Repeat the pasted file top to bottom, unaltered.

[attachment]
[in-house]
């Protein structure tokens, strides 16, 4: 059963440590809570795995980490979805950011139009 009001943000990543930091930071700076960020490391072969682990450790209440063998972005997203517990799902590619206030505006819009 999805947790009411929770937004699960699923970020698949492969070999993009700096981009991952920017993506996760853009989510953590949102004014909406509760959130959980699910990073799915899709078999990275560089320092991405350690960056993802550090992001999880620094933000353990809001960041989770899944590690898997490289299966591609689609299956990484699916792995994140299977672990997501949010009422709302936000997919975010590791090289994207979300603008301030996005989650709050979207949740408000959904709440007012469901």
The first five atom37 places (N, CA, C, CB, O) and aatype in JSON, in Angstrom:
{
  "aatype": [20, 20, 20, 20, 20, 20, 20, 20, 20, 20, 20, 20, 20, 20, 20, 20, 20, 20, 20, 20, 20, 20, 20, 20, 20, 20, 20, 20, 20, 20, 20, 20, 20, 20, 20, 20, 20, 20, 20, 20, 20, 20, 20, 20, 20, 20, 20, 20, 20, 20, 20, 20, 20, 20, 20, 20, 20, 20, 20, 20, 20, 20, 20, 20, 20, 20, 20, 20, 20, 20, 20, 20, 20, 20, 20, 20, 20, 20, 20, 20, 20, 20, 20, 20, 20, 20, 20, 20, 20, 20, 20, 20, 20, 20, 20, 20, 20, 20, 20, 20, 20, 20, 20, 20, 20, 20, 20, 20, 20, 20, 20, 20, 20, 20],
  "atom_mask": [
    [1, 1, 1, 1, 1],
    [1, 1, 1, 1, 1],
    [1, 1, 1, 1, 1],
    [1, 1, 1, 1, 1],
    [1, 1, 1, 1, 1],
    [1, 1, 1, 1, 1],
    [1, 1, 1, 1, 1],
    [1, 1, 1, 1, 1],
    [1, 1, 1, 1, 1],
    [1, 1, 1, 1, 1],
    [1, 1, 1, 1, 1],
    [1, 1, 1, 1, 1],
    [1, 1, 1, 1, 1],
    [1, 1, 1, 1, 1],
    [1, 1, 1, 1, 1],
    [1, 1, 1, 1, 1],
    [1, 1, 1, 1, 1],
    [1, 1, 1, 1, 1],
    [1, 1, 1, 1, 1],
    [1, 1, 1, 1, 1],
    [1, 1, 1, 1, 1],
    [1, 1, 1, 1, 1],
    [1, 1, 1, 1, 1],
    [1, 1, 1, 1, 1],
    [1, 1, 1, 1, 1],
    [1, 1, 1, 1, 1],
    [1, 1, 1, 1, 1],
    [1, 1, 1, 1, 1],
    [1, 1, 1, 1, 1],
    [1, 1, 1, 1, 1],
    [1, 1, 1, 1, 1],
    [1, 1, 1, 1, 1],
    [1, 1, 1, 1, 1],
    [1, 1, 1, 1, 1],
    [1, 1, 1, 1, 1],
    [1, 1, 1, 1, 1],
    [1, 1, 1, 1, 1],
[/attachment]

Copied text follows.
[in-house]
């Protein structure tokens, strides 16, 4: 059963440590809570795995980490979805950011139009 009001943000990543930091930071700076960020490391072969682990450790209440063998972005997203517990799902590619206030505006819009 999805947790009411929770937004699960699923970020698949492969070999993009700096981009991952920017993506996760853009989510953590949102004014909406509760959130959980699910990073799915899709078999990275560089320092991405350690960056993802550090992001999880620094933000353990809001960041989770899944590690898997490289299966591609689609299956990484699916792995994140299977672990997501949010009422709302936000997919975010590791090289994207979300603008301030996005989650709050979207949740408000959904709440007012469901």
The first five atom37 places (N, CA, C, CB, O) and aatype in JSON, in Angstrom:
{
  "aatype": [20, 20, 20, 20, 20, 20, 20, 20, 20, 20, 20, 20, 20, 20, 20, 20, 20, 20, 20, 20, 20, 20, 20, 20, 20, 20, 20, 20, 20, 20, 20, 20, 20, 20, 20, 20, 20, 20, 20, 20, 20, 20, 20, 20, 20, 20, 20, 20, 20, 20, 20, 20, 20, 20, 20, 20, 20, 20, 20, 20, 20, 20, 20, 20, 20, 20, 20, 20, 20, 20, 20, 20, 20, 20, 20, 20, 20, 20, 20, 20, 20, 20, 20, 20, 20, 20, 20, 20, 20, 20, 20, 20, 20, 20, 20, 20, 20, 20, 20, 20, 20, 20, 20, 20, 20, 20, 20, 20, 20, 20, 20, 20, 20, 20],
  "atom_mask": [
    [1, 1, 1, 1, 1],
    [1, 1, 1, 1, 1],
    [1, 1, 1, 1, 1],
    [1, 1, 1, 1, 1],
    [1, 1, 1, 1, 1],
    [1, 1, 1, 1, 1],
    [1, 1, 1, 1, 1],
    [1, 1, 1, 1, 1],
    [1, 1, 1, 1, 1],
    [1, 1, 1, 1, 1],
    [1, 1, 1, 1, 1],
    [1, 1, 1, 1, 1],
    [1, 1, 1, 1, 1],
    [1, 1, 1, 1, 1],
    [1, 1, 1, 1, 1],
    [1, 1, 1, 1, 1],
    [1, 1, 1, 1, 1],
    [1, 1, 1, 1, 1],
    [1, 1, 1, 1, 1],
    [1, 1, 1, 1, 1],
    [1, 1, 1, 1, 1],
    [1, 1, 1, 1, 1],
    [1, 1, 1, 1, 1],
    [1, 1, 1, 1, 1],
    [1, 1, 1, 1, 1],
    [1, 1, 1, 1, 1],
    [1, 1, 1, 1, 1],
    [1, 1, 1, 1, 1],
    [1, 1, 1, 1, 1],
    [1, 1, 1, 1, 1],
    [1, 1, 1, 1, 1],
    [1, 1, 1, 1, 1],
    [1, 1, 1, 1, 1],
    [1, 1, 1, 1, 1],
    [1, 1, 1, 1, 1],
    [1, 1, 1, 1, 1],
    [1, 1, 1, 1, 1],